I have thought up some actionable items that you and yours can do in the course of this month in which we are making a focused effort to spotlight our community and individuals with Down syndrome. These are grouped together into levels: easy, medium and hard.
The easy level is something anyone can do. The require minimal effort.
The medium level is a little harder. The items in this group are items that require some effort, but have a bigger impact on the lives of people with Down syndrome and on our community.
The hard level is hard. But worth it. So if you really want to do this, hop on board!
All levels should your commitment to being an ally. We love you for it.
1. Easy Stuff: What Everyone Can Do! Things That Really Help with Down Syndrome Awareness
a. Show Your Love with T-Shirts
T-shirts are wearable advocacy.
You are showing the world how you feel and what you believe in when you don some Down Syndrome Pride gear, and some tee’s (like the Chromosome T, or the “greater than” T) give you ample opportunity to explain some of the basics of Down syndrome to curious folk who wonder why you you wearing cheeto-looking-thingies.
If you feel like giving money, I’d like to personally suggest a few places:
The National Down Syndrome Coalition has been doing AMAZING work!! SO. MUCH. GOOD> sign up for their action newsletter here, and check out their site. They are doing a tremendous amount for our community in Washington DC and elsewhere and need all of our help in these trying times.
They are the ones who produce the outstanding books on “Understanding a Down syndrome Diagnosis”. They do truly amazing work with outreach to physicians and expectant parents, and have recently released a Spanish-language booklet. Read more about their work here. The link to donate is here.
The National Down syndrome Adoption Network
This is totally grassroots and they literally accomplish life-changing feats on the slimmest of budgets. They can use support. The link to learn more about them is here. The link to donate is here.
3:21 – Ruby’s Rainbow
This is a scholarship fund for people with Down syndrome who want to go on to higher education. It’s pretty fantastic. Find out more and donate $21 here.
Down Syndrome Research
There are few organizations that do great work with researching Down syndrome – there is still SO MUCH we do not know about this syndrome, that would be really helpful to know. The links between Down syndrome and leukemia? Down syndrome and Alzheimers? What about that zero-impulse control piece, or visual learning in individuals with Down syndrome?
The DSDN has one super-fantastic goal: to get their information out to local organizations, local Down syndrome clinics, doctor offices, Local DDD office (or service coordinator), Therapy clinics, local welcome basket programs, etc. Why is this so important? Because they provide (both online and in-real-life) networks and support for families, and help with updating the information that providers use regarding Down syndrome.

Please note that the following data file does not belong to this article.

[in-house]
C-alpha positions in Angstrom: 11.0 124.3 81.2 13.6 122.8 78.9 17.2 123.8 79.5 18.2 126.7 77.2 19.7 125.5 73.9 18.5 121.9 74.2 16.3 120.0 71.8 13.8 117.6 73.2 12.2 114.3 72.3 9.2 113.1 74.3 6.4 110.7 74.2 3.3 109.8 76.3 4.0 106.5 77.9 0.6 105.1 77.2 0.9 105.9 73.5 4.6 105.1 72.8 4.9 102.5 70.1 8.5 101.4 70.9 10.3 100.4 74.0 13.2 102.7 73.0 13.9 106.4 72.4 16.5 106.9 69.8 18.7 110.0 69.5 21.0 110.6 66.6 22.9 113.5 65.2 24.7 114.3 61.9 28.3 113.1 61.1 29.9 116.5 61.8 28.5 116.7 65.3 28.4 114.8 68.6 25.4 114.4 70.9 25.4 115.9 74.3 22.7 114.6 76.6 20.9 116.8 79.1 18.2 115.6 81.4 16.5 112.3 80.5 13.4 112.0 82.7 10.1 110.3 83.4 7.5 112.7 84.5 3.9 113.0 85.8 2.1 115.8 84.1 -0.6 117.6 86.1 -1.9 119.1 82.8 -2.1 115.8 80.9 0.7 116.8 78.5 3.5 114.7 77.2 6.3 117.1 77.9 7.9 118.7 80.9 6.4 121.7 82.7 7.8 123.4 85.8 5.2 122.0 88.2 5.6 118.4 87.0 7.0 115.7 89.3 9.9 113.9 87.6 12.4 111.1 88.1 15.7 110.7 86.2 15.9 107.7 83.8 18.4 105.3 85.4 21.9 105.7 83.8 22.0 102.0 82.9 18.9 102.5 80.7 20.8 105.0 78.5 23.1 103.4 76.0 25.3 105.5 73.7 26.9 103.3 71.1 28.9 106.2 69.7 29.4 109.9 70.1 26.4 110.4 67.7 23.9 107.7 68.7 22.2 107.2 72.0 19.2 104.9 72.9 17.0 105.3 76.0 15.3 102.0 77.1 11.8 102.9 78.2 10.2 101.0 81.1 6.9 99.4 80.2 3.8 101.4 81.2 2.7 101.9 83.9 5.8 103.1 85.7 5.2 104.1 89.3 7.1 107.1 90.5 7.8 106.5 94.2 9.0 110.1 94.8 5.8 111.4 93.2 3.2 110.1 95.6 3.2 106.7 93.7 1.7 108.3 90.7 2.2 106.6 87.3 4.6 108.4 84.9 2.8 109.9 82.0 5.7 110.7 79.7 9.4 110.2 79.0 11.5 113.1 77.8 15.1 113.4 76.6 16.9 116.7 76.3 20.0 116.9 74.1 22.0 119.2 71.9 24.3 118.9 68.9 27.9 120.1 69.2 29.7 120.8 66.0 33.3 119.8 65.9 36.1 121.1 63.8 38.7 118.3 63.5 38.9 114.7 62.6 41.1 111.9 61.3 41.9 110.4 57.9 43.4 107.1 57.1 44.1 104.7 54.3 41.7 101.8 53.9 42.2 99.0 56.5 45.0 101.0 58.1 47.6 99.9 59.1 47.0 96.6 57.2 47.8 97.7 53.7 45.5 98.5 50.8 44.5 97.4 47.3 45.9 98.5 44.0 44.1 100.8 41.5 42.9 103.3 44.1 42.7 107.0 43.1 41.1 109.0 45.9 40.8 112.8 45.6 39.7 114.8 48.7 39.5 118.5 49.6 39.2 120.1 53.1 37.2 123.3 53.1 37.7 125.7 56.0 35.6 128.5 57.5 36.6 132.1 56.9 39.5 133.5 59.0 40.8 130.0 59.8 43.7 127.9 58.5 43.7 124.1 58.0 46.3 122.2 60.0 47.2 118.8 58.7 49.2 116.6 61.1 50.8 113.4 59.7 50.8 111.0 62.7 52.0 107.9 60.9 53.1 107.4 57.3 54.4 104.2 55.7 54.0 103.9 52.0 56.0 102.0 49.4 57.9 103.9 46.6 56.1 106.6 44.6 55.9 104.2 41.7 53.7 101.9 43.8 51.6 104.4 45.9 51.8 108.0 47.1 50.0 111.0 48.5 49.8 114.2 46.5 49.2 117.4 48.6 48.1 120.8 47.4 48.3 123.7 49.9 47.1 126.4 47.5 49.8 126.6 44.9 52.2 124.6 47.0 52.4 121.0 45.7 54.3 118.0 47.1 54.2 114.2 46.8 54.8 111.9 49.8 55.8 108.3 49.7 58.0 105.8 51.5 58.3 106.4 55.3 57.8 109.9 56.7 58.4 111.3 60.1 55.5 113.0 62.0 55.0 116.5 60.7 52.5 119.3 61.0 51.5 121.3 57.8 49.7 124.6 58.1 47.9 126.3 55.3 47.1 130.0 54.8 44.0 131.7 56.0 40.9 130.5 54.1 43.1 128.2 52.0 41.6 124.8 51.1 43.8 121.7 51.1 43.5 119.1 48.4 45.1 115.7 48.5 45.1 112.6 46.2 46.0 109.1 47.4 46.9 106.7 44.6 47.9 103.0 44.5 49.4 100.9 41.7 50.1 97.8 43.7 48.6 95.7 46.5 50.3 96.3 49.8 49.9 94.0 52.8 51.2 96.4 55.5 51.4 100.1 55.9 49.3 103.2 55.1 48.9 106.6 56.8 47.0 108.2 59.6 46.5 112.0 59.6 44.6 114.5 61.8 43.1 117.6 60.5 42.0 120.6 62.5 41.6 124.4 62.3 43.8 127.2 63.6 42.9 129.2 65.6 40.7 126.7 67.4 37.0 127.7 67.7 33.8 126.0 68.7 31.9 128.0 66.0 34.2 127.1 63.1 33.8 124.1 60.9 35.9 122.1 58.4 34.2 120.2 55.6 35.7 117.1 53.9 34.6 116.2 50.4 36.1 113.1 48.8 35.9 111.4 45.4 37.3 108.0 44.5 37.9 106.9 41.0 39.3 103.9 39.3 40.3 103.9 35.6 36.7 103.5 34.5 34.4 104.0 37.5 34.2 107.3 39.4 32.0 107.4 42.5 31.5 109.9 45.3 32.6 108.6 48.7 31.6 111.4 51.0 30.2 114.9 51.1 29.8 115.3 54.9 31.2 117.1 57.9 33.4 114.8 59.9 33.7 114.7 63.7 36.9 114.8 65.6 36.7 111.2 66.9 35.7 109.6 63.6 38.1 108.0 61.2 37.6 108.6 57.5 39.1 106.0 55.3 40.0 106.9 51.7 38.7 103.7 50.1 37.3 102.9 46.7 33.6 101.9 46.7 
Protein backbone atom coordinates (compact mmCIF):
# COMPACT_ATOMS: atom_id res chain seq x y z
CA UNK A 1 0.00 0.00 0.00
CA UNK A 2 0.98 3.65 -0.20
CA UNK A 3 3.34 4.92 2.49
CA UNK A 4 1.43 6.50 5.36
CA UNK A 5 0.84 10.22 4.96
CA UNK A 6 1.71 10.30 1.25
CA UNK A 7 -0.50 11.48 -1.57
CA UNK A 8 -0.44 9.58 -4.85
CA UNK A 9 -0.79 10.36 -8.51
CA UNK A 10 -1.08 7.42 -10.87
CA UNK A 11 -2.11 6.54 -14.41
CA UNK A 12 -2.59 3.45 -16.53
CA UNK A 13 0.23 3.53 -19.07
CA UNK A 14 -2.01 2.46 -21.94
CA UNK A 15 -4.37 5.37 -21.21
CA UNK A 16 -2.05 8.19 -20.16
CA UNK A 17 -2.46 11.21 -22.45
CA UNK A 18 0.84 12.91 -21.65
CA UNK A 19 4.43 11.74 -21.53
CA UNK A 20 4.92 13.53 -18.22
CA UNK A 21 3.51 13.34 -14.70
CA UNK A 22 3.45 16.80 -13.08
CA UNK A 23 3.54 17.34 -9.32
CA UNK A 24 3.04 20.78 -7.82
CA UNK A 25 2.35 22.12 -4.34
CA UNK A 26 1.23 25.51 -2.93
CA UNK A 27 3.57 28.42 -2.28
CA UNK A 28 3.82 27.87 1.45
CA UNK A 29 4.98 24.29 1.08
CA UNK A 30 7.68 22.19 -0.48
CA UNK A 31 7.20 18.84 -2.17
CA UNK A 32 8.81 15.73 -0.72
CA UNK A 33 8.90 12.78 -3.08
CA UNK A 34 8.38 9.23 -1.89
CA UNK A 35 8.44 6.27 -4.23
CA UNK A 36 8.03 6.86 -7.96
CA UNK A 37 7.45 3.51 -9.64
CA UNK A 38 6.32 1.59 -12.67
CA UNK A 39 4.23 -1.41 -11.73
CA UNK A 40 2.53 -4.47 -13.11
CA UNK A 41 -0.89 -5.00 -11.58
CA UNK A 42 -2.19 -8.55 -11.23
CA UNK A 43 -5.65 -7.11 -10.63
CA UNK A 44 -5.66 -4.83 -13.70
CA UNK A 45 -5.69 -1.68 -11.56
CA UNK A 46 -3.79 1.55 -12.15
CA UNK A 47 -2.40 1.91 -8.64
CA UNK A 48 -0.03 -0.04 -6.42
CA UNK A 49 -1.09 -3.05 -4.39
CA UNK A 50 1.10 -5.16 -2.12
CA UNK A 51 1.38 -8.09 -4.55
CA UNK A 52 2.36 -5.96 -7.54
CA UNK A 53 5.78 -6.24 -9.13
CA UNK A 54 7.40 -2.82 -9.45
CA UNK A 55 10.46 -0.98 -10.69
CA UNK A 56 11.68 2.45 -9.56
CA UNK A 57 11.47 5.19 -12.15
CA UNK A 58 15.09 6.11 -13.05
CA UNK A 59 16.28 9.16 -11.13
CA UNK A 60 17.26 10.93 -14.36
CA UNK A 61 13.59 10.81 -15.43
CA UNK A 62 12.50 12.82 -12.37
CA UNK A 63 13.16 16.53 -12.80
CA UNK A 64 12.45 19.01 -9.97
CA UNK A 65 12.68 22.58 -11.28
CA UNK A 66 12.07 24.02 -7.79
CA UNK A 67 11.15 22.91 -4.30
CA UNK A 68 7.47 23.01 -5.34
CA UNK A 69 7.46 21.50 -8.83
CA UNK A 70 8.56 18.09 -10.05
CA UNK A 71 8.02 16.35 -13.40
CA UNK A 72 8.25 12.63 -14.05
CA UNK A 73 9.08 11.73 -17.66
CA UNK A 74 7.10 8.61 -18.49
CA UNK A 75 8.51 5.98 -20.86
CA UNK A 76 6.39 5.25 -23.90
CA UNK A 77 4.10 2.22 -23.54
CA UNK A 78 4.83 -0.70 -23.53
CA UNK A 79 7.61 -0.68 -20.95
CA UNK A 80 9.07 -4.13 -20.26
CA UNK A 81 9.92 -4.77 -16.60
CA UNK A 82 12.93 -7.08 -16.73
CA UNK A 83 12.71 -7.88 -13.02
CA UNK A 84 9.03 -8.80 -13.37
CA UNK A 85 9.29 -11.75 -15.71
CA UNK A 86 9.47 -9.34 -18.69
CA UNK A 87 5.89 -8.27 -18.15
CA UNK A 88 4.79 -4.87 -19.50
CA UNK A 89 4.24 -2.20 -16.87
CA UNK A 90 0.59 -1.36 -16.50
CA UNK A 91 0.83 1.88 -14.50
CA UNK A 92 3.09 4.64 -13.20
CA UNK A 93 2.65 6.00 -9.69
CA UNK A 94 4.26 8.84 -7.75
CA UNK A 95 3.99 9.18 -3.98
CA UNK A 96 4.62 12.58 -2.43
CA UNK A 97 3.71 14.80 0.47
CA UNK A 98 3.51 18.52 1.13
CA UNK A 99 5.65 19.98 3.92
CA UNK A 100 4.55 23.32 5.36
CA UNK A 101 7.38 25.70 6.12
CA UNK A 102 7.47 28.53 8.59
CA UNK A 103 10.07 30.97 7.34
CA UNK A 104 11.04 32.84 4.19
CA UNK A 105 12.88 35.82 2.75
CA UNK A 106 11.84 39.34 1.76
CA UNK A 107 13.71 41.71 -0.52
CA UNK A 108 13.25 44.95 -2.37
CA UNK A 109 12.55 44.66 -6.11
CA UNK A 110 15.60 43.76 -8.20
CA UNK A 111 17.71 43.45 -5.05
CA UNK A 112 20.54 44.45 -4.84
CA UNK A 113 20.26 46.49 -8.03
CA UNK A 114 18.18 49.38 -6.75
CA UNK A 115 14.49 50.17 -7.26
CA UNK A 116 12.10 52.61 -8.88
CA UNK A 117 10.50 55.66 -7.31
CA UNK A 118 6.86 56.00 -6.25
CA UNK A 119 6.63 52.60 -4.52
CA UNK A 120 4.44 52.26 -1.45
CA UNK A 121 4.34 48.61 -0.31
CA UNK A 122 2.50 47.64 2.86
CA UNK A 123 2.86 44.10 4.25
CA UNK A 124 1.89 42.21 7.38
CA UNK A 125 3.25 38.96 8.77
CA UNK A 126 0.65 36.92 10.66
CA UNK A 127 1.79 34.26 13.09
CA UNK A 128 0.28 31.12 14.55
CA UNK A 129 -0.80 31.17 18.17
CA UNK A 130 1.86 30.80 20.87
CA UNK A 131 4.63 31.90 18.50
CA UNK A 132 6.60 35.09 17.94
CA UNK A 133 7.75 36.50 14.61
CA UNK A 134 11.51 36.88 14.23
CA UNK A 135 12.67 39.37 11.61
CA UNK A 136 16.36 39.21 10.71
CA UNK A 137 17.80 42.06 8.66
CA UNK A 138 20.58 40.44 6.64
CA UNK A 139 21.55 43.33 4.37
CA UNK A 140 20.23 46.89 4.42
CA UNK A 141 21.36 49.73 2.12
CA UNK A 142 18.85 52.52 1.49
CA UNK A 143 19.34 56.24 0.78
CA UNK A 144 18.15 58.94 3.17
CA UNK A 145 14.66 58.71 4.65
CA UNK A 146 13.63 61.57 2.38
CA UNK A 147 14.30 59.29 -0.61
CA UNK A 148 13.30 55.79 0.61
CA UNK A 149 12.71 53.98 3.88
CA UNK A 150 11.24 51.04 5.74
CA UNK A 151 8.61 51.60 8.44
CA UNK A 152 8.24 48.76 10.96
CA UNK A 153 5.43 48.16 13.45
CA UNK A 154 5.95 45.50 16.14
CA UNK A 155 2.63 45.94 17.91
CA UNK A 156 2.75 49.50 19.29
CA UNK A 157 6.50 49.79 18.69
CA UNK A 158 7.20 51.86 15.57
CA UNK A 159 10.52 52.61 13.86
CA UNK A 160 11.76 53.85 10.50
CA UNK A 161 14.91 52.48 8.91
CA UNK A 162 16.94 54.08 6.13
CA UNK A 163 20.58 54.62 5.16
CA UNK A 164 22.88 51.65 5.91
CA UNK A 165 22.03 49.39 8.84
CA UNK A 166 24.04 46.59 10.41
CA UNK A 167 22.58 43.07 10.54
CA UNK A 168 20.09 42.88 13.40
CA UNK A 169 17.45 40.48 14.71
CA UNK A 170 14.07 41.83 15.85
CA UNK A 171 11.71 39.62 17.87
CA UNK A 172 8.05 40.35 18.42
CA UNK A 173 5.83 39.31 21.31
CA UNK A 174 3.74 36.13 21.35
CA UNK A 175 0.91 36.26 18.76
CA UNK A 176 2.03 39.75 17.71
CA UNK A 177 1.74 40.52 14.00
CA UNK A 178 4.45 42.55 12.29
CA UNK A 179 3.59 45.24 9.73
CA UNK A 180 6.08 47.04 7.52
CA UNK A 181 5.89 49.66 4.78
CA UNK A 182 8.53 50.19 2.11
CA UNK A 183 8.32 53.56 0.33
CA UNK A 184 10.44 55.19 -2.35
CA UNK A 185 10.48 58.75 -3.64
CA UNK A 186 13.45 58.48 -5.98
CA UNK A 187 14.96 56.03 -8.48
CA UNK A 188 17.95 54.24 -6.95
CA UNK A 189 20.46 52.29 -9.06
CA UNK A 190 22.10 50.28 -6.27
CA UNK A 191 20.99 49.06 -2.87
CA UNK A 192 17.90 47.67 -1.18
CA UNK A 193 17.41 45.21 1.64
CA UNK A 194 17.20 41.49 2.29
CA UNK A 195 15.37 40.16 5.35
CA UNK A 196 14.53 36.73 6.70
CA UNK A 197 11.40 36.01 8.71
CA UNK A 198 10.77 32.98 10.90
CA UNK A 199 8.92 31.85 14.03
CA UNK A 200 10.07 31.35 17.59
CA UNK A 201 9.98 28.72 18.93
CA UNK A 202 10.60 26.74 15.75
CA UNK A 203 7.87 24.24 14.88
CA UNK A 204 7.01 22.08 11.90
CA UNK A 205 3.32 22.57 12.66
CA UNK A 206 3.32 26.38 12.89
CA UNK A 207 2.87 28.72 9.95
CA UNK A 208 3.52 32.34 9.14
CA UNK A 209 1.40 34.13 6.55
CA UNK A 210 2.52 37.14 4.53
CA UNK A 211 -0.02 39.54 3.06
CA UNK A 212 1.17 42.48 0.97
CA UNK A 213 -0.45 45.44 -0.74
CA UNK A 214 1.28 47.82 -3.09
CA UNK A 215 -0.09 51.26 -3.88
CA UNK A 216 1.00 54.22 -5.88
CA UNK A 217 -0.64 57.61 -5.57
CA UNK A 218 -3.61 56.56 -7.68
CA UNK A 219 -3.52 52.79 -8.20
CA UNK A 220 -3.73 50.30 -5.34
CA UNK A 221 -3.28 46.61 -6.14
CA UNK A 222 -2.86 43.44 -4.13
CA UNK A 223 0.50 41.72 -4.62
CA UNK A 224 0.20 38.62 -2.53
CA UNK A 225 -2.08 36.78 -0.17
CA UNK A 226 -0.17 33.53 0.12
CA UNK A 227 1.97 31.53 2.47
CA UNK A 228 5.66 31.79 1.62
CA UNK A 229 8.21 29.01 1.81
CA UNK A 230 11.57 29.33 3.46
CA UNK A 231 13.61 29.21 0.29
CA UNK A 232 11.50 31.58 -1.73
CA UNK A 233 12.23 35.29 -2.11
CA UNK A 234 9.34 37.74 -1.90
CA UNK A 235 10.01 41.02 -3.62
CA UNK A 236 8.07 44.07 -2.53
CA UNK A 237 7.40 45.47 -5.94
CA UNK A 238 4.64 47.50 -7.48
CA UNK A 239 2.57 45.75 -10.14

c. Promote & Support Down Syndrome Related Businesses
3. The Hard Stuff – Things that Really Make a Long-Term Difference and Help with Down Syndrome Acceptance
a. Put Your Skills to Use
Can you offer to teach a skill to a person or small group of people with Down syndrome? Perhaps they might like to learn how to knit, learn ASL, or how to blog? Photography, sewing, ceramics?
Are you great with money? Can you run a course on that? How about working with people with Down syndrome and families on understanding ABLE accounts, benefits planning?
Think about your skill sets and figure out how and what you can contribute – reach out to your local EasterSeals, Arc, Down Syndrome Association, and commit some of your valuable time to teaching, mentoring, guiding and sharing your skill sets with your local Down syndrome community.
b. Hire: Jobs, Internships, Work Experience
Talk to a vocational counselor from the Department of Rehabilitation, or EasterSeals, Arc or your local non-profit that serves people with Developmental Disabilities about providing an internship or work experience for someone with Down syndrome.
Jobs and job skill development can be with child care help. Assistance with cleaning. Chores. Bicycle repair. Gardening. Filing. It can be with absolutely anything that you have a need to hire someone for and which someone with Down syndrome has expressed an interest in doing. Think outside the box; we’re only limited by what we can imagine.
Down syndrome t-shirts are wearable advocacy, and I’ve got a smattering of the best Down syndrome t-shirts for you!.
Donning garments with bold statements that testify to our beliefs (and allow others to question theirs) is an easy way to help promote acceptance.
All the t-shirts I sell here support my site and the work that I do with disability, disability advocacy, resources and community-building. Your buying this gives you a tangible way to support something super while still making a statement!
The table below (“in this post you will find”) has clickable links to jump directly to a t-shirt theme you are interested in.
The Best Down syndrome T-Shirts
Love Counts Chromosomes
Love counts chromosomes… and loves them all!
This t-shirt challenges the idea that we love despite a chromosome count, that the chromosomes or number of chromosomes do not matter. THEY DO MATTER. And we love them.